A six-day siege of the Iranian embassy in London came to a dramatic end on this day in 1980 after soldiers of the SAS stormed the building while television cameras relayed events live to the nation.
As the video above recalls, the siege had begun on 30 April, when gunmen from a dissident Iranian group opposed to Ayatollah Khomeini had taken over the building, taking 26 hostages and demanding the release of 91 Iranian Arabs from jail in their homeland.
Most of the hostages were Iranian staff from the embassy, but also held were PC Trevor Lock, who had been on duty outside at the time, two BBC employees - sound man Sim Harris and news journalist Chris Cramer – as well as tourists who had been applying for visas.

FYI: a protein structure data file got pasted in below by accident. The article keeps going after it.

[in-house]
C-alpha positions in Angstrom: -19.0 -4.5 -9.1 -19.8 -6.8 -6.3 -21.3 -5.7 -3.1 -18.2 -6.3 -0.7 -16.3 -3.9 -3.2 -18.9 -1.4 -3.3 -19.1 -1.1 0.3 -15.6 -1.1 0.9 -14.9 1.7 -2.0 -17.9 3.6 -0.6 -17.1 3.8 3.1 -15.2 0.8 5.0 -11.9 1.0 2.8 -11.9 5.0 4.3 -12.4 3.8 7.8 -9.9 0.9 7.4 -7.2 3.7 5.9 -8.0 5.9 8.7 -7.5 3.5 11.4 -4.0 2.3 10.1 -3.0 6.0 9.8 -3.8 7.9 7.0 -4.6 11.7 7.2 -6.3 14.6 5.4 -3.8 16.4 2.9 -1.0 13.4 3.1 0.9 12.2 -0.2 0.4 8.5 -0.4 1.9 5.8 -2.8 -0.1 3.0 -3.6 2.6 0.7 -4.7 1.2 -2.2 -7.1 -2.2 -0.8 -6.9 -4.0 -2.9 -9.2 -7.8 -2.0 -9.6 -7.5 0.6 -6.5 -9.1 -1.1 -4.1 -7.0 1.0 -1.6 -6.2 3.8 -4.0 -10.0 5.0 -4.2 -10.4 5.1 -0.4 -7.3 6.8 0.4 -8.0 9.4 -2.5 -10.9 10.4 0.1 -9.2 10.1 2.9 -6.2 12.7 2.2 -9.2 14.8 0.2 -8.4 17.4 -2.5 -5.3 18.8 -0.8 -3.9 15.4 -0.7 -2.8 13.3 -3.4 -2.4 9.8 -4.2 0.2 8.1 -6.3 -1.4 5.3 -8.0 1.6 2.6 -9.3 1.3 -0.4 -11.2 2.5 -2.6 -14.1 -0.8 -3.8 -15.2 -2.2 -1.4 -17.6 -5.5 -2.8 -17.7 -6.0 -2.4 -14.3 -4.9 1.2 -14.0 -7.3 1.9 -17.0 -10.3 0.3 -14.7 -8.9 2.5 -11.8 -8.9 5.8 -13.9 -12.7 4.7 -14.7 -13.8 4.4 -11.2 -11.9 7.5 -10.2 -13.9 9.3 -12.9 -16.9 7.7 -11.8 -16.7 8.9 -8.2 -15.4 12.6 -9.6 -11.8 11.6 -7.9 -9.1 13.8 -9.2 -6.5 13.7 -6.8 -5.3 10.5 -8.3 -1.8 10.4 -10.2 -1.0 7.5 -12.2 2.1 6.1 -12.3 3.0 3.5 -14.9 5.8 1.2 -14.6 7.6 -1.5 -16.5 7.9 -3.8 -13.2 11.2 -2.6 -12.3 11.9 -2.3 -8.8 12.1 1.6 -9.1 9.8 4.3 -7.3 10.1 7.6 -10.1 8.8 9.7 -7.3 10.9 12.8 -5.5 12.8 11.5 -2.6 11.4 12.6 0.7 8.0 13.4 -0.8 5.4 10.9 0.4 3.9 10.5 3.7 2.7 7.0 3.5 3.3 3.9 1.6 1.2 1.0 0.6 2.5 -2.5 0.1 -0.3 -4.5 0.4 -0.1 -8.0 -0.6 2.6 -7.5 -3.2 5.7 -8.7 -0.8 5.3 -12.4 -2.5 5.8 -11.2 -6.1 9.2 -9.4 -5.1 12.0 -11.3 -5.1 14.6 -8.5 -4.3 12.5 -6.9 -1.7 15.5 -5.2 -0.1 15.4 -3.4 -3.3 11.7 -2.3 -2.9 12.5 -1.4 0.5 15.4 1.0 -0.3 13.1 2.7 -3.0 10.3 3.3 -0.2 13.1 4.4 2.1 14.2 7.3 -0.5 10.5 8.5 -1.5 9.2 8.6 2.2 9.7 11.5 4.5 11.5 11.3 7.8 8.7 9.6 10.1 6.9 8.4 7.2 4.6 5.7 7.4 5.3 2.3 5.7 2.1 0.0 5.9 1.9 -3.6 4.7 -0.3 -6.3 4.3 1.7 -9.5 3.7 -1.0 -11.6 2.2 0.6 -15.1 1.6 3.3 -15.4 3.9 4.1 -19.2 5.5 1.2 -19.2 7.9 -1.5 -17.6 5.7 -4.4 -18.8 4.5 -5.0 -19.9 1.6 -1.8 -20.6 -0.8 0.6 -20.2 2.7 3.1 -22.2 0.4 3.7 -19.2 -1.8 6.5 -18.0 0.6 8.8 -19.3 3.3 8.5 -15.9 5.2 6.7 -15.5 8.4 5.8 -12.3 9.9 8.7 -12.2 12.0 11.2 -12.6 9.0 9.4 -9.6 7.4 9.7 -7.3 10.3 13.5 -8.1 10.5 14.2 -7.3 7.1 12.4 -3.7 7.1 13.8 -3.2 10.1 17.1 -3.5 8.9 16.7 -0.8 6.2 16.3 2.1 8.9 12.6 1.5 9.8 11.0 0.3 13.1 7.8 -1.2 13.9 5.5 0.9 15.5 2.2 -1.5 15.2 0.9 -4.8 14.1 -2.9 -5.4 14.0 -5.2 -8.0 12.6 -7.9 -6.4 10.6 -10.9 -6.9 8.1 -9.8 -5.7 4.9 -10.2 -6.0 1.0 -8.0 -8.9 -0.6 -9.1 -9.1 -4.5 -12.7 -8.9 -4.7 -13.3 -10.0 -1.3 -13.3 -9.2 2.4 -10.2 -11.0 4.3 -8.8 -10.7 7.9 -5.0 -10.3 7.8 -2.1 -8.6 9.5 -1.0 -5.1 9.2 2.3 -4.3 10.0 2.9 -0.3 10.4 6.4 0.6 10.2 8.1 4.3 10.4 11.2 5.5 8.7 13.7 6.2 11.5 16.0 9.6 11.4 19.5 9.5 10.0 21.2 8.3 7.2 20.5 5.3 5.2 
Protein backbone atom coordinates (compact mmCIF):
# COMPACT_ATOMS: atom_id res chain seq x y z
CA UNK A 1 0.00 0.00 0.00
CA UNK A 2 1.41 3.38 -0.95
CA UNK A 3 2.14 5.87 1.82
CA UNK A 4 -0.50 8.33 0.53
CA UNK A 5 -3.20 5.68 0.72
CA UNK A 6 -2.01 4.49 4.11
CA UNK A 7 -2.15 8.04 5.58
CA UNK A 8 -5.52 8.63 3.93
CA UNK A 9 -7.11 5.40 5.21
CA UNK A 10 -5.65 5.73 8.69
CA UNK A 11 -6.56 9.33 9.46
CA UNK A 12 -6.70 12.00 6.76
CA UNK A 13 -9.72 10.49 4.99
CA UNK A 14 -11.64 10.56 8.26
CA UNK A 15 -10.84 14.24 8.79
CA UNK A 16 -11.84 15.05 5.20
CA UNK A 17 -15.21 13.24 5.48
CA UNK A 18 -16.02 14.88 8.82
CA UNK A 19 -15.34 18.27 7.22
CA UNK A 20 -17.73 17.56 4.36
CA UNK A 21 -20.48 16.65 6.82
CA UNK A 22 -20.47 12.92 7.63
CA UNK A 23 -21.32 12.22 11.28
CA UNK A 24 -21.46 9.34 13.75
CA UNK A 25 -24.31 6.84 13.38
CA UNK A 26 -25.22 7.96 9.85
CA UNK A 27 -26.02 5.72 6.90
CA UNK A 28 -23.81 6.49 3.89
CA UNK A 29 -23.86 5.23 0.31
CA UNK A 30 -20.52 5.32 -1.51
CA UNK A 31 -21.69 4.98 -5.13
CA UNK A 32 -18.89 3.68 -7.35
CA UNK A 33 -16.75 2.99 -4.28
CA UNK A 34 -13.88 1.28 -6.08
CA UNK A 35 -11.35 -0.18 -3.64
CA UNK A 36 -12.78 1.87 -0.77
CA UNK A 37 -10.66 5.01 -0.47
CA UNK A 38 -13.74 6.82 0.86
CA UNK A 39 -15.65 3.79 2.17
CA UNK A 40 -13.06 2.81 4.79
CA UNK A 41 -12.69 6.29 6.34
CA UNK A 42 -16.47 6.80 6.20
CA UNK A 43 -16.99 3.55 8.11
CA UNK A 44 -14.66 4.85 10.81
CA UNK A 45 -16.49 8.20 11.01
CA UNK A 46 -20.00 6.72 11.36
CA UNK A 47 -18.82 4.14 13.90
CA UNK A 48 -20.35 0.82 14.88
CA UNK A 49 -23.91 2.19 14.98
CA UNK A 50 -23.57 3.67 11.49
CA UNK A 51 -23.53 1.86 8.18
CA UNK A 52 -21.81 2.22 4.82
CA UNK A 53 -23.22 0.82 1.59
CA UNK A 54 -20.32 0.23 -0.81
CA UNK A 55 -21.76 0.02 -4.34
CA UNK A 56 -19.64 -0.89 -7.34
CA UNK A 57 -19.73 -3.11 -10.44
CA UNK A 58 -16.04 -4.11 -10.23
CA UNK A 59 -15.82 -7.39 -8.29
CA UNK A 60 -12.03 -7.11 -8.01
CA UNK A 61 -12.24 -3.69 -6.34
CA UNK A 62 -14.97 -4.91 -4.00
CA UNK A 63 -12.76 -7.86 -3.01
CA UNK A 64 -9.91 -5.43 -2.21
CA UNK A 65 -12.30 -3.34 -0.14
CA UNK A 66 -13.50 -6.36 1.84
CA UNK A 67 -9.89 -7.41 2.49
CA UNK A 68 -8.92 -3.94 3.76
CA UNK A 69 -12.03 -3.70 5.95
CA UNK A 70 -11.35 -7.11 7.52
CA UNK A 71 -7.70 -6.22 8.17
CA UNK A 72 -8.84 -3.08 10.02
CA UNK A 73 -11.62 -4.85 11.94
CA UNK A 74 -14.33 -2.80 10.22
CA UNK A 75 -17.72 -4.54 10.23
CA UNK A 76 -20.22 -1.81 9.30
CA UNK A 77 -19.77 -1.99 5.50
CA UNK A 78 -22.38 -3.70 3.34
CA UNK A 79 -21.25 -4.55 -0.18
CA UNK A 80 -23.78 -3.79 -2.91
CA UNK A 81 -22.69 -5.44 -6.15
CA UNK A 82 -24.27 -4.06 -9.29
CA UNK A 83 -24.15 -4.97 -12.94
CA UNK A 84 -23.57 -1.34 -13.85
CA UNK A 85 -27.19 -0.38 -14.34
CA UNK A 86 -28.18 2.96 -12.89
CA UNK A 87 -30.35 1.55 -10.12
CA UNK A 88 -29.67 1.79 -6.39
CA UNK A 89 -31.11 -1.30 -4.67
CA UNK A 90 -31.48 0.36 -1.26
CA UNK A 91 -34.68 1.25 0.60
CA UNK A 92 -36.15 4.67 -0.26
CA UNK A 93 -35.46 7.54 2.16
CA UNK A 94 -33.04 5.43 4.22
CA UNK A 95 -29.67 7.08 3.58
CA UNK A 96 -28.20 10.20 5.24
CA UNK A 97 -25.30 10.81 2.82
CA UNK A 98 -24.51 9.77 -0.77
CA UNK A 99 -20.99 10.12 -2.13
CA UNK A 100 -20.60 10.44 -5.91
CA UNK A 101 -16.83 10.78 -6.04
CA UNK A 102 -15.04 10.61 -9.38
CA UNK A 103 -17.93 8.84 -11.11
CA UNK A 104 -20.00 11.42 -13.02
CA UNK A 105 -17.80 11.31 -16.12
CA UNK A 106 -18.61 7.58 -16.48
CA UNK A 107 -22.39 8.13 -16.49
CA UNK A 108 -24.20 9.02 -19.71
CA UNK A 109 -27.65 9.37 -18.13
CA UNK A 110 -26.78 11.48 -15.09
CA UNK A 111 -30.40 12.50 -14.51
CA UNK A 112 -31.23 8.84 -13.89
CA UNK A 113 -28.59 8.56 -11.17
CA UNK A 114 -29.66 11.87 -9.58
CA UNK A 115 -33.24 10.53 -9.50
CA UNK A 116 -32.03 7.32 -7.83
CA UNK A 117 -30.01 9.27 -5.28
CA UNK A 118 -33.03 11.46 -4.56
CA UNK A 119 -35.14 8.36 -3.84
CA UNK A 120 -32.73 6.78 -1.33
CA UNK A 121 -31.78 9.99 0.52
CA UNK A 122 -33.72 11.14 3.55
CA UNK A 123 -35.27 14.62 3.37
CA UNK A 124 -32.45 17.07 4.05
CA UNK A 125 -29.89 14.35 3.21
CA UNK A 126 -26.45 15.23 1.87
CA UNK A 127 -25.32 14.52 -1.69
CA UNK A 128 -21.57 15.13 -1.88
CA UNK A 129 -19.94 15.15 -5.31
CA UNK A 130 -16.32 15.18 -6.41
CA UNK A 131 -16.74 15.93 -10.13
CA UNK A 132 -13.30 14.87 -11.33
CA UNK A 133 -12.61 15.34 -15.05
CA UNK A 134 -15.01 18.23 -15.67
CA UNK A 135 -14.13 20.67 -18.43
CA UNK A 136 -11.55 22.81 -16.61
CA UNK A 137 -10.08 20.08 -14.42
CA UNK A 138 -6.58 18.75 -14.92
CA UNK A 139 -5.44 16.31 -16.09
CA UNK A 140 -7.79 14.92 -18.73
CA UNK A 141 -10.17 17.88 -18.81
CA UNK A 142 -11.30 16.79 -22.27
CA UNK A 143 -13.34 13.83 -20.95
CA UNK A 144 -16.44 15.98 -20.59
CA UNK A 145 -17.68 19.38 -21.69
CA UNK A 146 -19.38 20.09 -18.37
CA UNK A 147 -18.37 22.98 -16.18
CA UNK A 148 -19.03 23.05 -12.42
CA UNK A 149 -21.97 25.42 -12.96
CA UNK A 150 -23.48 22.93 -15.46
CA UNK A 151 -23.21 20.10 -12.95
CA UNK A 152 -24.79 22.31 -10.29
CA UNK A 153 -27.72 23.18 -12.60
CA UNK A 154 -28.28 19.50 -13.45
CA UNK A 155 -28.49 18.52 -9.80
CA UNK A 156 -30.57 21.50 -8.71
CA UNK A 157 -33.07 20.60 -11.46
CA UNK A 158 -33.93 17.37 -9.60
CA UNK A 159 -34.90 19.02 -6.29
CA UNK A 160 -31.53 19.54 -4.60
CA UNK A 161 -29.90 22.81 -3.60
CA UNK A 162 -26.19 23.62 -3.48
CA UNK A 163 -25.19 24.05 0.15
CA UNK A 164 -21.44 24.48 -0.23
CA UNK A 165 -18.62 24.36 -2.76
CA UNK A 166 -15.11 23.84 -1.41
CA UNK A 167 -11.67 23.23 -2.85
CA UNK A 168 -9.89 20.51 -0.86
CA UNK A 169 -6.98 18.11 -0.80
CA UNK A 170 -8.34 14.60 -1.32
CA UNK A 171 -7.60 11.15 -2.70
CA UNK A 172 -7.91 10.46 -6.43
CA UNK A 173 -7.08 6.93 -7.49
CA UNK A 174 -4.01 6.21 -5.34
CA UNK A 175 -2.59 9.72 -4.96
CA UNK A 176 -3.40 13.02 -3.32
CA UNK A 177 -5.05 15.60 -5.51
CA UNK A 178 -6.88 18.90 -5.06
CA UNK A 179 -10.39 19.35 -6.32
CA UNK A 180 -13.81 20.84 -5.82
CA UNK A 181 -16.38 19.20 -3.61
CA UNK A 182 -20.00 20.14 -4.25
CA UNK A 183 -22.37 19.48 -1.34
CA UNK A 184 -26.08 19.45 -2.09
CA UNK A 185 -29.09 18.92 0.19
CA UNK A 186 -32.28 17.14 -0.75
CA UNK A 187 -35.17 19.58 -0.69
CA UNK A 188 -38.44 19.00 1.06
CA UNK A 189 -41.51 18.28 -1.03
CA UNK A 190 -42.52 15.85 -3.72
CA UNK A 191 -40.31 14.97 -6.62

Though minor concessions had been made to them in return for the release of five hostages (including Cramer), by the sixth day the gunmen had grown frustrated at not achieving their demands and shot dead Iranian attaché Abbas Lavasani, dumping his body outside the building.
Home Secretary William Whitelaw duly authorised the SAS to recapture the embassy. Around 30 black-clad troops moved in; millions watched on television as part of the squad blew in the armour-plated windows on the first floor with grenades and launched their attack.
In a matter of minutes, the troops had killed five of the six Iranian gunmen, though not before they had killed another hostage. Oan Ali Mohammed, their de facto leader, was rugby-tackled by PC Lock as he was about to shoot an SAS man; Lock (above) would later receive the George Medal for his bravery.
The hostages were moved into the garden of the building for identification; there, the sixth and final gunman was found among them and taken into custody, while the remaining hostages were led away by police to ambulances. The recapture of the embassy had taken just 17 minutes.